My BMW R1150 GSAA at Deals' Gap

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Entries in Garmin 276C (3)

Sunday
Aug192012

The Comms Box - Catching Waaaaay Up

Wow, it's already mid-August and I failed big time in documenting my efforts from much earlier in the year when I built the comms box for the KLX250S. I won't go into great detail on the construction steps in this posting, but following the mounting of the Pelican case to the rear rack, I

  1. Completed wiring up the radio, intercom and power distribution inside the case
  2. Completed connecting everything up wiring and wiring it to the bike
  3. Was hugely disappointed about the amount of alternator noise on the radio's transmit and receive audio(!)

Here are some pictures showing the construction efforts that went into the comms box.

Autocom and Yaesu radio mounted

Underside wiring - What you don't see

Where the wires will come out

Looks pretty clean

NMO-style antenna mount

Modified commercial PTT switch for the radio

I'd previously tamed some alternator noise on the GS by adding a 20 Amp DC Line Noise Filter from PowerWerx, so I ordered one up for this application and tried it out. It DID tame the noise on the receive audio through the intercom, but it didn't help at all on the noise that impacted the clarity of my transmit audio. So, after a brief period of head-scratching, I decided that I was simply asking too much of the little KLX250S's electrical system. I decided to go "off the grid" and go to a solar-charged, battery-only electrical system for the comms box.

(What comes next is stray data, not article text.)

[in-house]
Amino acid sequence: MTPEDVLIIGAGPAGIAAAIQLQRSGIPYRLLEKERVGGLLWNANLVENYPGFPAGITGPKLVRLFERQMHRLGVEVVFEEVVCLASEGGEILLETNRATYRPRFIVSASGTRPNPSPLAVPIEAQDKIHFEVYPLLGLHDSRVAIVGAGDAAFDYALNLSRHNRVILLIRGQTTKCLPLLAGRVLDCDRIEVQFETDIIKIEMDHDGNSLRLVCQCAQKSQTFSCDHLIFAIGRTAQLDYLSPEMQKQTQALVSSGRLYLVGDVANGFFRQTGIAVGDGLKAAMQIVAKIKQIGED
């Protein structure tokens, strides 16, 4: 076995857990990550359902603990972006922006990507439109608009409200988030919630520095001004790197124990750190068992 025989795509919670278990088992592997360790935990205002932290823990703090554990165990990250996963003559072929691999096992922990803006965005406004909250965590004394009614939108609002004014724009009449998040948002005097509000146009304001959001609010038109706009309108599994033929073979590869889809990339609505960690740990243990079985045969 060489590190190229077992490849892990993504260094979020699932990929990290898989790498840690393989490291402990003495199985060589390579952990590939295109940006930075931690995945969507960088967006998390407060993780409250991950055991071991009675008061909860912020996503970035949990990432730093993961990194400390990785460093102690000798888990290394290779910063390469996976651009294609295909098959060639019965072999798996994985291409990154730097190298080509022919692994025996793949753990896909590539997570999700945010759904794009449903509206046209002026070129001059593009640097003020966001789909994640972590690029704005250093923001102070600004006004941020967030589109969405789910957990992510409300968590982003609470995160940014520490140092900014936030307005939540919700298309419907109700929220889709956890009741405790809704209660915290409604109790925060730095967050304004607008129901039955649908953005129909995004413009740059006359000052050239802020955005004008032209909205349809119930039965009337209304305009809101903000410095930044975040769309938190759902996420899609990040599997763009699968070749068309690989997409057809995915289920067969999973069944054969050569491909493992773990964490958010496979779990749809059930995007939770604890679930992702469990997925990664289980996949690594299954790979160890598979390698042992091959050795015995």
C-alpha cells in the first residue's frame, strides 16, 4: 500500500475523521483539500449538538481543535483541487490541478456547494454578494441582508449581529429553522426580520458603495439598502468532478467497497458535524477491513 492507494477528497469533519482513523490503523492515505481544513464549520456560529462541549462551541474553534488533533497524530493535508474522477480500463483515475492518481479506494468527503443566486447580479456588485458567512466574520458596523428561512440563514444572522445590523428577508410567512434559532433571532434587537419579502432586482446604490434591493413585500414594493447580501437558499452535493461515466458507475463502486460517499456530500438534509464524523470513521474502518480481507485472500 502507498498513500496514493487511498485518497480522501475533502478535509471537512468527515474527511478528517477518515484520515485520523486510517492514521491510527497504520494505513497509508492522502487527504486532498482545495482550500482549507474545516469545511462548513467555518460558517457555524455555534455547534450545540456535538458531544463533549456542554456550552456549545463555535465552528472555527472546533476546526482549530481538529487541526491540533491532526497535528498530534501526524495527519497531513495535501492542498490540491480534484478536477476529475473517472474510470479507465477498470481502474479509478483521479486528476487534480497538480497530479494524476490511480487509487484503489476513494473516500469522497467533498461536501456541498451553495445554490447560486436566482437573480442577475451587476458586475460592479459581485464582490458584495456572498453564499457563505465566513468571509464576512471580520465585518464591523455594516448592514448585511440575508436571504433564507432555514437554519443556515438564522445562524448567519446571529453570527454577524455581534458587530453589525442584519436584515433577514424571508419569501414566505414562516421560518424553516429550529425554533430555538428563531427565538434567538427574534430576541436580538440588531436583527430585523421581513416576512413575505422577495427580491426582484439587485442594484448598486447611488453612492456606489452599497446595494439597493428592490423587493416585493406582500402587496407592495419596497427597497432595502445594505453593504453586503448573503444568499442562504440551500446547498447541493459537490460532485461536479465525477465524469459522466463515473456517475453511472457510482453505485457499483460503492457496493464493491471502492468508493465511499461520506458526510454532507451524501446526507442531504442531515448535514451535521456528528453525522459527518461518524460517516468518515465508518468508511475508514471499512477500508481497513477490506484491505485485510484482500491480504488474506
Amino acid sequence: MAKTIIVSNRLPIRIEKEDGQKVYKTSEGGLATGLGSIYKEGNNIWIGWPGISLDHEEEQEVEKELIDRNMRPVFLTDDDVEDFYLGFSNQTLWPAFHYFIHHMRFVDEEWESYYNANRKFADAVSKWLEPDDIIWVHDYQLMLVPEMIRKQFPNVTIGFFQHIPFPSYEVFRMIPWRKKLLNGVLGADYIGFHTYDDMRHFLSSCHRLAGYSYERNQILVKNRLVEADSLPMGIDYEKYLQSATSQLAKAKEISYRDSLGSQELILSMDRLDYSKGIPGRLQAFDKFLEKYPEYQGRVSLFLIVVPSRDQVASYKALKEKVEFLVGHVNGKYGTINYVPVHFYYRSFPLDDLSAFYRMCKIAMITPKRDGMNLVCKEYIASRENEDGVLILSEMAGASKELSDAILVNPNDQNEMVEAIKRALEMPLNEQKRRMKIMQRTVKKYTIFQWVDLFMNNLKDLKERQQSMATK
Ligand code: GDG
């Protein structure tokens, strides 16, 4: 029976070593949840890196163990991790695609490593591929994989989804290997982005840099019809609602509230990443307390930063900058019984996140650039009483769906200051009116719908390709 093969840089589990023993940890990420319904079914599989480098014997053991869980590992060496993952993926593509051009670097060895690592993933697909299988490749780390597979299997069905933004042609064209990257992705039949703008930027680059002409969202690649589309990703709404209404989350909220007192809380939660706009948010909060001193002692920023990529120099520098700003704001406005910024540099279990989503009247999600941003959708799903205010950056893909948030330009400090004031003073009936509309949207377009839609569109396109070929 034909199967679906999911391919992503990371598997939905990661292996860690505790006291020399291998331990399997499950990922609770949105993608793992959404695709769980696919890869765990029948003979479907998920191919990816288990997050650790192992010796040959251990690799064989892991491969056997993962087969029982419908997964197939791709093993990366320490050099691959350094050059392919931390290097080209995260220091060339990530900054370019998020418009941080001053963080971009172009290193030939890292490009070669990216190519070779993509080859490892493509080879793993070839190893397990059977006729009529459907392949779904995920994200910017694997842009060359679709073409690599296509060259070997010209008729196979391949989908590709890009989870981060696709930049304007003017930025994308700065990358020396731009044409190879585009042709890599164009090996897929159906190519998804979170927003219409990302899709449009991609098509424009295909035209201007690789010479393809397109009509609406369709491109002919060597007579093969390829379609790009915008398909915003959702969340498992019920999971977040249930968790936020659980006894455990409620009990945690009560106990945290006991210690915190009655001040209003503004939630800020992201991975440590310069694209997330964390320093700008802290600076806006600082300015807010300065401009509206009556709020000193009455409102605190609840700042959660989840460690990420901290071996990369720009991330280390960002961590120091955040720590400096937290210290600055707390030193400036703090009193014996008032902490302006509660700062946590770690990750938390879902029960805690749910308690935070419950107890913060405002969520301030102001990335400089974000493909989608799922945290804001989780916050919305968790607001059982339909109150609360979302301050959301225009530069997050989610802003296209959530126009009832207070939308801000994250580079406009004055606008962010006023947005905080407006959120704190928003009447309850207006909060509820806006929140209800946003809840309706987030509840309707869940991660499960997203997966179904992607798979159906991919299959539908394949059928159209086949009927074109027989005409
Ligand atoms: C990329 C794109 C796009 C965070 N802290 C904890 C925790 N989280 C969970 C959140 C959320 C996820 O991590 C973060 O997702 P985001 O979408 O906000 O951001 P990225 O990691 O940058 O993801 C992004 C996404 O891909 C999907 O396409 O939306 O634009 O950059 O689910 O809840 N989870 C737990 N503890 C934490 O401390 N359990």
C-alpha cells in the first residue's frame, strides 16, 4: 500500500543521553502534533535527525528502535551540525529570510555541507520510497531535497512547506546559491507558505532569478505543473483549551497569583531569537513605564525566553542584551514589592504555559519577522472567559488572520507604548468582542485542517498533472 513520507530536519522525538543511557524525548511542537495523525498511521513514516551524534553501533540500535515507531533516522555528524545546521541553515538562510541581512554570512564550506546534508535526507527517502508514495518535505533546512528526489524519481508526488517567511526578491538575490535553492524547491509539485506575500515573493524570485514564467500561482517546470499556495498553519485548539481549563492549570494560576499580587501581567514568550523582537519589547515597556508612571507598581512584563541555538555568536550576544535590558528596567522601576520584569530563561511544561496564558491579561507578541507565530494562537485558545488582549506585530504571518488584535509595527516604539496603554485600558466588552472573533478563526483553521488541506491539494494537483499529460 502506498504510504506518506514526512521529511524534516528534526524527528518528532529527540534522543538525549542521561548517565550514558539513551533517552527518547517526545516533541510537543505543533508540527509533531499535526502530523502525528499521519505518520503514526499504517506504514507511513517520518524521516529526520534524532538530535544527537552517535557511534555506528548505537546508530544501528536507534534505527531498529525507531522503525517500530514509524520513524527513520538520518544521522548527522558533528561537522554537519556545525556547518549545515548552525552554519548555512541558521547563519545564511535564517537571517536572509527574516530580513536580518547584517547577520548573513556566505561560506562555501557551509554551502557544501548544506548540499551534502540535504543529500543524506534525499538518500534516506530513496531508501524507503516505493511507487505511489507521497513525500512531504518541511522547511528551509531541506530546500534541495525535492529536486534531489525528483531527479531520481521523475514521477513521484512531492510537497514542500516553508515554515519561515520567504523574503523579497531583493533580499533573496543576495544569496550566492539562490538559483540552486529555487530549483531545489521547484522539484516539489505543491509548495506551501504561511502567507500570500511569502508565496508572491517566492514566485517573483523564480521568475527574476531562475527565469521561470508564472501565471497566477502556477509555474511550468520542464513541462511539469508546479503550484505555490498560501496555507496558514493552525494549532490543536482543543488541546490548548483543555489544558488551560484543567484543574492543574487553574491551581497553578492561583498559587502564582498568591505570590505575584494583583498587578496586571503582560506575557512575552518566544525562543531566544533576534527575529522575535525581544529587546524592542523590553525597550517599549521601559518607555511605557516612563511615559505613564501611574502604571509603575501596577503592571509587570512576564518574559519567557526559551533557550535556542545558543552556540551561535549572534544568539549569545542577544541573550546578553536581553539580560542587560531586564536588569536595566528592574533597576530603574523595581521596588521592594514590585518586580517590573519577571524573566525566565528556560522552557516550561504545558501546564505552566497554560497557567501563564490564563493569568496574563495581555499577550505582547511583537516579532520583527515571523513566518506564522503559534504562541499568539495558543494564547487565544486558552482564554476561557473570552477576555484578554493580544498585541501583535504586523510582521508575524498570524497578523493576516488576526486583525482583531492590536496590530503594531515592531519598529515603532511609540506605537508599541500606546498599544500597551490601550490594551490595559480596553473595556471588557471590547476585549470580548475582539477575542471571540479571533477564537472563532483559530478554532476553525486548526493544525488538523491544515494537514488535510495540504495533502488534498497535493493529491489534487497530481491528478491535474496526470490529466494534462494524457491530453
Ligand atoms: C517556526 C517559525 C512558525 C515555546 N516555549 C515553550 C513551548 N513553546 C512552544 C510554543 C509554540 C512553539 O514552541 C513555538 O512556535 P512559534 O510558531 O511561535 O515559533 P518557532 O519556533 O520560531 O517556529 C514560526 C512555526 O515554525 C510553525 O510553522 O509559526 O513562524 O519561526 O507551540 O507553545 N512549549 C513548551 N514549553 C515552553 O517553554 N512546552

Out came the DC relay that I'd use to switch electrical goodies on and off with the bike's ignition. That in itself didn't free up enough room for a battery inside the Pelican case, so I created a bracket to secure the battery to the top of the case. The battery is a 12 Volt, 5.1 Amp-Hr. sealed unit purchased from Batteries Plus

An Instapark All Black 5 Watt Mono-Crystalline Solar Panel was ordered up from Amazon. After a protection diode (1N5817) was added to the panel, a pair of aluminum brackets were fabricated to mount the panel above the battery and to the top of the case.

Simple brackets holding the solar panel and battery

Wiring details - no place to hide!

Another view of the 5 Watt solar panel

The Garmin and Yaesu head unit up front!

With everything mounted securely and wired, I'm able to say that the "off-the-grid" solution works as expected, with no electrical interference from the KLX250S. I decent sun, the solar panel extends the use of the radio, GPS and intercom well past the typical day of riding. An auxiliary power connector makes it simple to plug in for an overnight boost charge, too.

Saturday
Mar242012

Attaching a RAM Mount to the Yaesu FTM-10SR/R "Head" Unit

One of the things I'd planned to do with the comms box project is locate the Yaesu FTM-10SR "head" unit on a RAM mount somewhere up front on the Renthal bars. The head unit provides the display and all controls for the transceiver body which will be located in the Pelican 1200.

A trip to the hardware store netted a stainless metric bolt and washers, along with a nylon bushing to take up the space inside the mounting hole on the RAM-B-272. This RAM product is described as an Aluminum Mini Motorcycle Mount Angled Base with 9mm Hole and 1 inch Ball. It's actually intended to be bolted to the bike somewhere, allowing a RAM socket "arm" to extend outward to an accessory like a GPS. In this case, I turned things around, using the 272 on the back of the head unit instead.